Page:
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Robotic Surgery at USC

Robotic Esophagectomy for Esophageal Cancer

Robotic Esophagectomy at USC Department of Surgery

Surgical oncologists and thoracic surgeons at the Upper GI and General Surgery division at the Keck School of Medicine Department of Surgery are developing a comprehensive minimally-invasive and robotic program to treat esophageal cancer and all other gastrointestinal (GI) cancers, as well as conducting innovative research that will advance the future of robotic surgical practice.

Hand cradling small robotic instrumentRobotic Surgery for Esophageal Cancer

Robotic surgery uses tiny, computer-aided robotic instruments controlled by a surgeon to remove the diseased portion of the esophagus (the tube connecting the back of the throat to the stomach). During the procedure, three to four small keyhole incisions, each about half an inch long, are made in the upper belly, chest, or lower neck. The surgeon uses a laparoscope to view the surgical site on a magnified, 3D monitor, while controlling tiny computer-aided robotic instruments to perform the procedure.

Robotic esophageal surgery avoids large abdominal incisions, results in less scarring and discomfort, and a faster recovery time for the patient.

About Esophageal Cancer

Esophageal cancer is a treatable disease, with most esophageal cancers are either adenocarcinoma or squamous cell carcinoma.

Squamous Cell Carcinoma

  • most common type of esophageal cancer
  • usually occur in the upper and middle part of esophagus
  • squamous cells line the esophagus


  • usually occur in the lower part of esophagus
  • develops in glandular tissue
  • normally part of inner lining of esophagus
  • glandular cells replace an area of squamous cells to form adenocarcinoma
  • many adenocarcinomas of the esophagus are associated with Barrett's Disease, although most patients with Barrett's esophagus do not develop cancer of the esophagus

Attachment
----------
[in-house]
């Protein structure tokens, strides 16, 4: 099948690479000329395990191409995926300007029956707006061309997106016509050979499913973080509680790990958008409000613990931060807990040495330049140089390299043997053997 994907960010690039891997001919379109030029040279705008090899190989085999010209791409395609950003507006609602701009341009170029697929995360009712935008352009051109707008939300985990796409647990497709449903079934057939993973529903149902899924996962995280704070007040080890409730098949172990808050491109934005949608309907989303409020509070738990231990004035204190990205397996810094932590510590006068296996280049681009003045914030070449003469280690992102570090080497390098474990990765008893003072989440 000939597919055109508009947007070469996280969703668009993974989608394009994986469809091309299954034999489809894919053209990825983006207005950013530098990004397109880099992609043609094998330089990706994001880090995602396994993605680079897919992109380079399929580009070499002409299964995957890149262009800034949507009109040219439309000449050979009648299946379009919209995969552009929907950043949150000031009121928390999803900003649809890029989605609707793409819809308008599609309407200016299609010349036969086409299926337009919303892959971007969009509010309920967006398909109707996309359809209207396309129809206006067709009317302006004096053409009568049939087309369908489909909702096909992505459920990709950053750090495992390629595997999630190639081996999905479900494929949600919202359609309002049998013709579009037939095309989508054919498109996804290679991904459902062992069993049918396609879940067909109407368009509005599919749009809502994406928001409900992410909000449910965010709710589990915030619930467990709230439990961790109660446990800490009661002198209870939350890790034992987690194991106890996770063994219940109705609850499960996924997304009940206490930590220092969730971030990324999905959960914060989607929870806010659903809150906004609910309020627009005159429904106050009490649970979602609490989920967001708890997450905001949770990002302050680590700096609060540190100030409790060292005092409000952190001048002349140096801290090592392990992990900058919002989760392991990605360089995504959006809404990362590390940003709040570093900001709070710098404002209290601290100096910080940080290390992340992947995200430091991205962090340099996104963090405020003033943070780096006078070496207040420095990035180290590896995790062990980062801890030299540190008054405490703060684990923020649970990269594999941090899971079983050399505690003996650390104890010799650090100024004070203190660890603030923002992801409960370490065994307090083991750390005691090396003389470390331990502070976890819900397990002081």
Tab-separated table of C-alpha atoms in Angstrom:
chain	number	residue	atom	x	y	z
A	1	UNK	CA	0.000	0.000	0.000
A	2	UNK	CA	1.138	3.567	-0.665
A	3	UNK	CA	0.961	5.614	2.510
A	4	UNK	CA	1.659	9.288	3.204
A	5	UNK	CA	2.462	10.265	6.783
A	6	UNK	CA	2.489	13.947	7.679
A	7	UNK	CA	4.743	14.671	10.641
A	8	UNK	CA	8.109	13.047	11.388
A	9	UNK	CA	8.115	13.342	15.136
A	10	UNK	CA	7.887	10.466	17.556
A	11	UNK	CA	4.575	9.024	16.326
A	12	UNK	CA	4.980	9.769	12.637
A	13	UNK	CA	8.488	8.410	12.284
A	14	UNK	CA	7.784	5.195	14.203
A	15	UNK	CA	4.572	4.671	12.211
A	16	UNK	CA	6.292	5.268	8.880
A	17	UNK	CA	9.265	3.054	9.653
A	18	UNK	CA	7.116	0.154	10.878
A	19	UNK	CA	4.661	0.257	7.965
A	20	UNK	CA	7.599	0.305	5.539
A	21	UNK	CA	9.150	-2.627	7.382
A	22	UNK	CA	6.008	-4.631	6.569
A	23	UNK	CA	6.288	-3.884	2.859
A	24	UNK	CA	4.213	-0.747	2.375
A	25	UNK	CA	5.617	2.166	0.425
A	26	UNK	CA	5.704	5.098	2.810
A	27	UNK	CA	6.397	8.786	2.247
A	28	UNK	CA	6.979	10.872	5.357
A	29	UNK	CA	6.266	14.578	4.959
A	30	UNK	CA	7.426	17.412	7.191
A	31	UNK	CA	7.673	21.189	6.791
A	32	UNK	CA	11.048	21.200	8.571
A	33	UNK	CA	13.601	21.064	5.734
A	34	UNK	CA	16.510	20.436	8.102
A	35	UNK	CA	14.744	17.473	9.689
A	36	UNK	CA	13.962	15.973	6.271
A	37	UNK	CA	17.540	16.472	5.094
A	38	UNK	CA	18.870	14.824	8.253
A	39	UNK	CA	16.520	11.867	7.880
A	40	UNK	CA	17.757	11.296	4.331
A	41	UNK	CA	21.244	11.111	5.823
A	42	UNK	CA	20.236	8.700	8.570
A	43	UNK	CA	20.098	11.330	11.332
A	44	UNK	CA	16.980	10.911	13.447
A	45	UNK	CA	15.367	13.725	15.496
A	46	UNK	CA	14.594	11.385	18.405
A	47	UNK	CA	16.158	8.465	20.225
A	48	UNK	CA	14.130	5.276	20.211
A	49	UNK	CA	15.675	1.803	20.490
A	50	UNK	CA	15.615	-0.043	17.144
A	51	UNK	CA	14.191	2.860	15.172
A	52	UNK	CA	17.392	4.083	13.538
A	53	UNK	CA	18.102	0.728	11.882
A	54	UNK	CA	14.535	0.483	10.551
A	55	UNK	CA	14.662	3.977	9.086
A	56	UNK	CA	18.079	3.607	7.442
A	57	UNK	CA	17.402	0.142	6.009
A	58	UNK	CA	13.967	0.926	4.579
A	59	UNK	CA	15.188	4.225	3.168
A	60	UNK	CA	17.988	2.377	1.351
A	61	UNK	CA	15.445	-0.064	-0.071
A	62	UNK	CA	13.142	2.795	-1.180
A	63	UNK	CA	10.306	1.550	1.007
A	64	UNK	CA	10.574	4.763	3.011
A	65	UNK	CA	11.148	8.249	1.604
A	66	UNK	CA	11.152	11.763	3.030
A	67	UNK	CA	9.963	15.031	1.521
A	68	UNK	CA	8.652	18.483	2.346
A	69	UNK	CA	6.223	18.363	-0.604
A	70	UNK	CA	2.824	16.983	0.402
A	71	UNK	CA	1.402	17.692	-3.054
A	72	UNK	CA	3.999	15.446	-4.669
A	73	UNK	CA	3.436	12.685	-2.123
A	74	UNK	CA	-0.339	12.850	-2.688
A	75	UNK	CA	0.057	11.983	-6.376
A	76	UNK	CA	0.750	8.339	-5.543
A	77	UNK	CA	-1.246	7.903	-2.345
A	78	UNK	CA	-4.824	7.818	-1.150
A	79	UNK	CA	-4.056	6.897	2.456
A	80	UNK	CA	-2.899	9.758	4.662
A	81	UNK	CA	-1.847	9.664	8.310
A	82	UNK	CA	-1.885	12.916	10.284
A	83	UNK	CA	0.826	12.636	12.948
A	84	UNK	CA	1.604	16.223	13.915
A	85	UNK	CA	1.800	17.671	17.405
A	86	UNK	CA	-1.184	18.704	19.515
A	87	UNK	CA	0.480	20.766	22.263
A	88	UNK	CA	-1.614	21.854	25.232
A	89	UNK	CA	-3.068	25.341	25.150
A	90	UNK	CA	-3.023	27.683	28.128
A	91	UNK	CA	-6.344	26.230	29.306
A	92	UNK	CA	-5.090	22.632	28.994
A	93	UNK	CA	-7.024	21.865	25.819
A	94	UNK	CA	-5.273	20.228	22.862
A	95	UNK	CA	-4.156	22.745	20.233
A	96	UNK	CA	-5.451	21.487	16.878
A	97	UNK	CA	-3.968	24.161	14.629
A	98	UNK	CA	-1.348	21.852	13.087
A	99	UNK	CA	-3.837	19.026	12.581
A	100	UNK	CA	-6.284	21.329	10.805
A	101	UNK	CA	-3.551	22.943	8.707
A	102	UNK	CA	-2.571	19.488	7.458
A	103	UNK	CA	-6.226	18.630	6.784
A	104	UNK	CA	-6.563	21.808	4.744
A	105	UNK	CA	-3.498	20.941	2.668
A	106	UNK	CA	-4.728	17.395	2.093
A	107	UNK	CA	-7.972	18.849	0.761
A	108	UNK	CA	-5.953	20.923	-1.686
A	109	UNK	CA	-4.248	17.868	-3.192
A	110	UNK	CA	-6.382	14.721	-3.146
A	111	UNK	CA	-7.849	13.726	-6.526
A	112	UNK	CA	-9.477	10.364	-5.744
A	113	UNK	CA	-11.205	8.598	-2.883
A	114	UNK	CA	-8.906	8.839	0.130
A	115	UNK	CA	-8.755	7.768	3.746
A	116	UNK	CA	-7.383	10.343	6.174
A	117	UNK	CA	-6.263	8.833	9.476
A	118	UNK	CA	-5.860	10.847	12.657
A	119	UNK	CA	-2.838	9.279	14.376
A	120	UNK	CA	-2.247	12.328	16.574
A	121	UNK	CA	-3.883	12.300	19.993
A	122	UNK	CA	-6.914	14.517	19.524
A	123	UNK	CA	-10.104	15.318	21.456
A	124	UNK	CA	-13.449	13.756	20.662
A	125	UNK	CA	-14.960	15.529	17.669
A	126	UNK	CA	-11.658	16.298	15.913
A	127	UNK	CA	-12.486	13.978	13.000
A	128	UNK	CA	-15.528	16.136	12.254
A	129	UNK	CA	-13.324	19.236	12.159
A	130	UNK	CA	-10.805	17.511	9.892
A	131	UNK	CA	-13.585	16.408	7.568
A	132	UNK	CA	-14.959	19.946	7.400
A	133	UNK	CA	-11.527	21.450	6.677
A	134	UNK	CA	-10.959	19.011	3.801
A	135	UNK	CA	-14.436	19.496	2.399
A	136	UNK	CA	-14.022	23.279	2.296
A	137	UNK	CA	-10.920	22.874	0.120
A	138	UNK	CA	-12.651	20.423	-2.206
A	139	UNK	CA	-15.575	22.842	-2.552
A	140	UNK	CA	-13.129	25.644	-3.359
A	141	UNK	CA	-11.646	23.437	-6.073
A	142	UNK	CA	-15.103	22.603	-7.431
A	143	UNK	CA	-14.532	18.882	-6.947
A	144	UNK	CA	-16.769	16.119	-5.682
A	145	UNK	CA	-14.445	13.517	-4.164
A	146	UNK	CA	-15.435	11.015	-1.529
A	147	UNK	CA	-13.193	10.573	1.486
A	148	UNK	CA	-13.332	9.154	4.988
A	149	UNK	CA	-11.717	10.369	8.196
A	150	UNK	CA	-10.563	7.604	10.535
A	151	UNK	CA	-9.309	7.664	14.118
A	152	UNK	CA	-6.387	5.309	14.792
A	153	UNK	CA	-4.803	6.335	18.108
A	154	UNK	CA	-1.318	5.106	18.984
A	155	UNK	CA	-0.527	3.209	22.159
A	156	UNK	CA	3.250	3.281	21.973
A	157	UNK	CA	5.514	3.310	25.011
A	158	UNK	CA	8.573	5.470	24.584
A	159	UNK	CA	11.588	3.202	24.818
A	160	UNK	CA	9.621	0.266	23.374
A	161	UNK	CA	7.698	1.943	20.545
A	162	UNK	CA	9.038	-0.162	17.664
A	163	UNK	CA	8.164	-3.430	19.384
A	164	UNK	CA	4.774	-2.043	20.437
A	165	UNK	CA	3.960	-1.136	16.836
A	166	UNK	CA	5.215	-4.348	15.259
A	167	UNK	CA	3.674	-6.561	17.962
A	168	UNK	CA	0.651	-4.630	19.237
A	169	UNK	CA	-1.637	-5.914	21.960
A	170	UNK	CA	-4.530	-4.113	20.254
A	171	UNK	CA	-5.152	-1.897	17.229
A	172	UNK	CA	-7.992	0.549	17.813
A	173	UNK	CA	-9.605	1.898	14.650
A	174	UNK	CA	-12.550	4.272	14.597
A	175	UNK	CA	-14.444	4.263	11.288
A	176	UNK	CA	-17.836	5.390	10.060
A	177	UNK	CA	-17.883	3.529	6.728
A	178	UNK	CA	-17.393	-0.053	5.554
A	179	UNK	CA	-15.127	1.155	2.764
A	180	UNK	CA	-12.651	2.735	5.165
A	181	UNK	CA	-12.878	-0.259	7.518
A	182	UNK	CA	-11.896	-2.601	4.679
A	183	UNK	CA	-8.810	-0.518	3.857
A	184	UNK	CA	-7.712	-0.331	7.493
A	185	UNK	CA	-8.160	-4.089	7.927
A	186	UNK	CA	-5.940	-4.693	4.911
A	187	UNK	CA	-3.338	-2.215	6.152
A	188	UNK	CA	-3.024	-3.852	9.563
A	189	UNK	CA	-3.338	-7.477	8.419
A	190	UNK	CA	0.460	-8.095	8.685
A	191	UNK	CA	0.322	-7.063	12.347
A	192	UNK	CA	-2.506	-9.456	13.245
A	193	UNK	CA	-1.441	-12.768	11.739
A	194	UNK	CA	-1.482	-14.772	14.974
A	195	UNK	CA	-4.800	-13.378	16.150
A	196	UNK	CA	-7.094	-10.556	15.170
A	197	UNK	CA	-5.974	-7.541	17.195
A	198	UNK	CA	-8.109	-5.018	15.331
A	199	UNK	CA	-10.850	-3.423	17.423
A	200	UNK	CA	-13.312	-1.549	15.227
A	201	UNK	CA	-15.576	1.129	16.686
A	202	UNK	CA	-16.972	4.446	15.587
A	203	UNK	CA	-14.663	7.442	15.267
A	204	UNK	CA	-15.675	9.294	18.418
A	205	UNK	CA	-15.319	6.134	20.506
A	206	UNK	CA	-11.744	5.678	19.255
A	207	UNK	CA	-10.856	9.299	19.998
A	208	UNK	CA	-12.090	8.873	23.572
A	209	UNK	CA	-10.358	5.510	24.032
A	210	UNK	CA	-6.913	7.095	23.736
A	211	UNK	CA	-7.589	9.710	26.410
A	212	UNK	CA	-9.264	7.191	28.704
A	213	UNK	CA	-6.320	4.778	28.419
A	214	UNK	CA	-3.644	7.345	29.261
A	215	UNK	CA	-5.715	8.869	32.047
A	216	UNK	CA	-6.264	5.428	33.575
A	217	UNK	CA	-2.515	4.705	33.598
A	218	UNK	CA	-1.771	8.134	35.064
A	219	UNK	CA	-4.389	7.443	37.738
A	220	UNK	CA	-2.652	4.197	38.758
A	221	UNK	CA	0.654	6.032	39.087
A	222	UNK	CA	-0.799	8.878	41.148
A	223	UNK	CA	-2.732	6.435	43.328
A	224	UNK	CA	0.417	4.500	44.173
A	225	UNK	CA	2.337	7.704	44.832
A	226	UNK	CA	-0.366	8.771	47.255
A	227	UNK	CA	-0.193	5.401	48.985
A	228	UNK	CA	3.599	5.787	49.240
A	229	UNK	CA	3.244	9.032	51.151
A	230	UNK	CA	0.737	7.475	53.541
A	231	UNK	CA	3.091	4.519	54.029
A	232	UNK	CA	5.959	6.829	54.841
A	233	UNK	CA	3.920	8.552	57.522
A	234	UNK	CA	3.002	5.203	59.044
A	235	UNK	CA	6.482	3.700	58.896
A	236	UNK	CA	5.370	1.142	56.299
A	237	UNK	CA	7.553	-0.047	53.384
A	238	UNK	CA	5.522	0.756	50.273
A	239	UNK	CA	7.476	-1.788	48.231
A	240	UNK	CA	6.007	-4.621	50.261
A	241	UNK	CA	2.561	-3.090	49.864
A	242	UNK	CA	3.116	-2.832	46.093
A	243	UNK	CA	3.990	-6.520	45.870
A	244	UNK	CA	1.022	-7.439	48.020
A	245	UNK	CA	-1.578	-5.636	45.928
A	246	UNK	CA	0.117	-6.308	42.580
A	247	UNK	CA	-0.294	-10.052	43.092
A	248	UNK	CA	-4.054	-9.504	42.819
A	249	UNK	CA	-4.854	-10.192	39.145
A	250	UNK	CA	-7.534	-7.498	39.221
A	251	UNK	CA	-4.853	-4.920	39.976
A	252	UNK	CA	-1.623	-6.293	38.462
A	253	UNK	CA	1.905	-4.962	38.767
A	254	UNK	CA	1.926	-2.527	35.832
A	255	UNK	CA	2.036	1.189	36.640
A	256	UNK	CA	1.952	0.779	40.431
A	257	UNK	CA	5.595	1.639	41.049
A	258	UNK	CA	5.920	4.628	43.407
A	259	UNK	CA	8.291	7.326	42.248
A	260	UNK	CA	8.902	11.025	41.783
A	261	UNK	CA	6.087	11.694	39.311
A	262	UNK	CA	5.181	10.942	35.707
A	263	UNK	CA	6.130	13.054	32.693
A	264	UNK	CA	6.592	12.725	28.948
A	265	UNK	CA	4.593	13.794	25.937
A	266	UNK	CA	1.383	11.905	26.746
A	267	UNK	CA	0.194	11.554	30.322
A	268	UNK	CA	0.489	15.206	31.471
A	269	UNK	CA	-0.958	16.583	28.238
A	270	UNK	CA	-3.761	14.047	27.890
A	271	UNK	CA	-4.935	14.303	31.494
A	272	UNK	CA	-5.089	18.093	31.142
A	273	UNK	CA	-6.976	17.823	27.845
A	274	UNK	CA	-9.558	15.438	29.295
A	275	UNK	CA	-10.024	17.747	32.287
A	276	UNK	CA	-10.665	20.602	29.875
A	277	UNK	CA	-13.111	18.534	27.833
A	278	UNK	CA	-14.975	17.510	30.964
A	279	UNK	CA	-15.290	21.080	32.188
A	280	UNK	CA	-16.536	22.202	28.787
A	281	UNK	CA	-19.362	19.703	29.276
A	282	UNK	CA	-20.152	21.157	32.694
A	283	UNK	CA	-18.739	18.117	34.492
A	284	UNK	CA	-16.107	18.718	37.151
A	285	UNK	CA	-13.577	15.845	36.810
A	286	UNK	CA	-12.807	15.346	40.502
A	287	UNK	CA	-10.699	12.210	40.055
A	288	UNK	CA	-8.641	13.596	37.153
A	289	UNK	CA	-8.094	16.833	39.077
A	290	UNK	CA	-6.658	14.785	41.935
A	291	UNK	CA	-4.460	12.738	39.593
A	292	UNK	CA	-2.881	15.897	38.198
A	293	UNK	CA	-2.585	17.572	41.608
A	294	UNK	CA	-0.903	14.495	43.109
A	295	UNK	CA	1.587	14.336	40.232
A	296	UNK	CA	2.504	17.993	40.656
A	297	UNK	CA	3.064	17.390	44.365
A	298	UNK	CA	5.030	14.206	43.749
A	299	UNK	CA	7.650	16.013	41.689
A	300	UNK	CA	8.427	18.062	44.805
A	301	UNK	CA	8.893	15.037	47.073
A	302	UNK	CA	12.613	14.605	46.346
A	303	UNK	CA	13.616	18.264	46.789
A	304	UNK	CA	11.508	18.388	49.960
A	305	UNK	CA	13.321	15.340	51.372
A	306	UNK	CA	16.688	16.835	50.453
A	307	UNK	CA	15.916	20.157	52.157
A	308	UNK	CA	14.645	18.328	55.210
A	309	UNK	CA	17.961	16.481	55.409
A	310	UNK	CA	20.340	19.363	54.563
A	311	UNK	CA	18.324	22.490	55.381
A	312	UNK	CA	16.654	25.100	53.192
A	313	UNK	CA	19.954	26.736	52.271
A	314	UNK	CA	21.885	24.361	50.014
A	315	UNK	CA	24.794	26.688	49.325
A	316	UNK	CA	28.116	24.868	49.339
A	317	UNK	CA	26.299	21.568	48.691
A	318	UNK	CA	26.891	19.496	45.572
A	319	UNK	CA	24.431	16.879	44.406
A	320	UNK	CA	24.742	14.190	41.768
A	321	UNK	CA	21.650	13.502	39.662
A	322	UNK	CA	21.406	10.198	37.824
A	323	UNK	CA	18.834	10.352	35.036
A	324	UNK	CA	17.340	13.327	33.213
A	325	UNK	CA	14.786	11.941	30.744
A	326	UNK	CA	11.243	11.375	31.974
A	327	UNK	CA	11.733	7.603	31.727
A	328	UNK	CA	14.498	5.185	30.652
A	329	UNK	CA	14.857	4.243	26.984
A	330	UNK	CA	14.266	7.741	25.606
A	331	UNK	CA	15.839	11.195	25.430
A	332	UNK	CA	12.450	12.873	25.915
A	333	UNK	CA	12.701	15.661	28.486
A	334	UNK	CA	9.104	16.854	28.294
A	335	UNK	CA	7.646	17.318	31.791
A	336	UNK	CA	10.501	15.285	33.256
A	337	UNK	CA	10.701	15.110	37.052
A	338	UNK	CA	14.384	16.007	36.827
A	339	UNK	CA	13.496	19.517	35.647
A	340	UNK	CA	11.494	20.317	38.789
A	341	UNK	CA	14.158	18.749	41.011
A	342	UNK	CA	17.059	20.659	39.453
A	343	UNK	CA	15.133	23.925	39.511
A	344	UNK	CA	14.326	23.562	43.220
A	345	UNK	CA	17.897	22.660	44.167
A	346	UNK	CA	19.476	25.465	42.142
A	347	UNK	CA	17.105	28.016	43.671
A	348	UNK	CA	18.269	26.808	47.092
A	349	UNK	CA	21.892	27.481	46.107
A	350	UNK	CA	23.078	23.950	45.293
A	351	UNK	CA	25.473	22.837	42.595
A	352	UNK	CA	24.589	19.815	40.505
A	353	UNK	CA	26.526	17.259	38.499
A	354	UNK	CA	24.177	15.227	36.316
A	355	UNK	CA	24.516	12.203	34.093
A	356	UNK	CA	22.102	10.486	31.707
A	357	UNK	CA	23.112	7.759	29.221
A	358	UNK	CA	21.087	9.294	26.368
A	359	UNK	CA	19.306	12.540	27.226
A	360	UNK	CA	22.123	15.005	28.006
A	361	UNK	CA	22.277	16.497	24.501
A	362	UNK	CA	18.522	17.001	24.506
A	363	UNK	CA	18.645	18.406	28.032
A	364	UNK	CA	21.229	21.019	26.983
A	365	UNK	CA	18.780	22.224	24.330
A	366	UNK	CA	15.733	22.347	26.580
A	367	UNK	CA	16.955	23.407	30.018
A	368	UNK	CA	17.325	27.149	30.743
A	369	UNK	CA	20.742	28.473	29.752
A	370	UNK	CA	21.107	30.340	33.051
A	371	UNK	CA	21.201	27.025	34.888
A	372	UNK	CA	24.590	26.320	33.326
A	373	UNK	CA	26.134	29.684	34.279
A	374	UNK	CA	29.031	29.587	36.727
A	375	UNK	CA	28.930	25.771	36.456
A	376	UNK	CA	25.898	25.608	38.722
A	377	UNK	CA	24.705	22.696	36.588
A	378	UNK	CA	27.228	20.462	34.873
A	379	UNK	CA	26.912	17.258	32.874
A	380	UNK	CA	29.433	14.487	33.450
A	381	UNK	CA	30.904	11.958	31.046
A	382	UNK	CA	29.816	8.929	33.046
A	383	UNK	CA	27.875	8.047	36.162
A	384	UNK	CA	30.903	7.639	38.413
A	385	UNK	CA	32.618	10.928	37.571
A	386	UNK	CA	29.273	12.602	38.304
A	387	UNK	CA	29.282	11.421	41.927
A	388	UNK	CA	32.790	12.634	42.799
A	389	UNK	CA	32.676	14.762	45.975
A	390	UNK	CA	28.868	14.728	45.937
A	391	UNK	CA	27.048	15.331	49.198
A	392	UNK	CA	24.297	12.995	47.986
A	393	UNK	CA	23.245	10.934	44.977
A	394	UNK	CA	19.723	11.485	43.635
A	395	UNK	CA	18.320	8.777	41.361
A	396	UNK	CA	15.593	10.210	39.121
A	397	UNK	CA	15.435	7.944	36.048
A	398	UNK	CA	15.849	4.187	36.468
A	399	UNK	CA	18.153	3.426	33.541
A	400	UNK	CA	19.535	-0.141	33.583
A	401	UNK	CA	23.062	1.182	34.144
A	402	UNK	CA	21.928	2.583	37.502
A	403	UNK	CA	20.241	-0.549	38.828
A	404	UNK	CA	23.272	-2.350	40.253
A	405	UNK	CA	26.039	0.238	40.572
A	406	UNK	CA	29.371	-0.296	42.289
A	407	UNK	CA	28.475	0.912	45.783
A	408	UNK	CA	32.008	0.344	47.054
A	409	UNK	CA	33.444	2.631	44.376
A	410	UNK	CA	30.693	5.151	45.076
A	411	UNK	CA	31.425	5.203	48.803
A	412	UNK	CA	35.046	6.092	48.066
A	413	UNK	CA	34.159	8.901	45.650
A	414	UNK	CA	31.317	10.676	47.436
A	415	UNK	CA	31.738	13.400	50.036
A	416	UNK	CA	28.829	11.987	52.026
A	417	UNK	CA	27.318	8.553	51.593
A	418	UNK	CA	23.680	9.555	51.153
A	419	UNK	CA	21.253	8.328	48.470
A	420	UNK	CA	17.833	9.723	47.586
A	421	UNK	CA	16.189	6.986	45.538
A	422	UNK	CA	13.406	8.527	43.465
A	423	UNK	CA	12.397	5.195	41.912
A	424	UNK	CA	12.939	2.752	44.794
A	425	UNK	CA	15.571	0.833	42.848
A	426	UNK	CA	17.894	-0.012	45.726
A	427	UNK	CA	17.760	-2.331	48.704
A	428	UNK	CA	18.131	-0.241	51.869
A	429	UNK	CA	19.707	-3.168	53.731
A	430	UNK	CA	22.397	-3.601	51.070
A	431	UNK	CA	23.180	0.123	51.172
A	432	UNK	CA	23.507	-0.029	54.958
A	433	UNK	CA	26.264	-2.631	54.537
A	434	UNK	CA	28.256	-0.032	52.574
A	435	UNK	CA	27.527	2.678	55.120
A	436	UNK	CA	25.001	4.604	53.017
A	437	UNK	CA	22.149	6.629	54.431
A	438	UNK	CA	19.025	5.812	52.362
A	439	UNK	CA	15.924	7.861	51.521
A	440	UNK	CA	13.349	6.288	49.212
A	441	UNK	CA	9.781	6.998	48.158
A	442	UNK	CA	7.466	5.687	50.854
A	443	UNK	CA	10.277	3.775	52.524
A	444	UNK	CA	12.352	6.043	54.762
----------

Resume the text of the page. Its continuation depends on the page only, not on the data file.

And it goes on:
Closeup view of da Vinci robotic instrumentsTreatment for Esophageal Cancer

As with many cancers, chances for recovery is best if treated early. Since esophageal cancer often is not diagnosed early, by the time it is detected it has already spread throughout esophagus and beyond.


  • surgery to remove all or a portion of esophagus
  • lymph nodes will also be removed
  • upper part of esophagus is reconnected to stomach; stomach is raised higher into the chest area to compensate for the missing portion of the esophagus
  • if the cancer is located toward the lower portion of the esophagus and near the stomach, or where the esophagus and stomach join, surgeon will remove part of the stomach and part of the esophagus with the cancerous cells
  • if cancer has not spread beyond esophagus, removing the esophagus may be able to cure the cancer
  • surgery can also be recommended as a palliative measure, to ease pain, help reduce symptoms including trouble with swallowing, and to make it easier for the patient to eat and maintain a healthy diet

Related link: Esophageal Cancer and Treatment at USC Department of Surgery


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University of Southern California
Upper G.I. and General Surgery

1450 San Pablo Street
Healthcare Consultation Center 4
Suite 6200
Los Angeles, CA 90033

Phone: (323) 442-6868
Fax: (323) 865-9630

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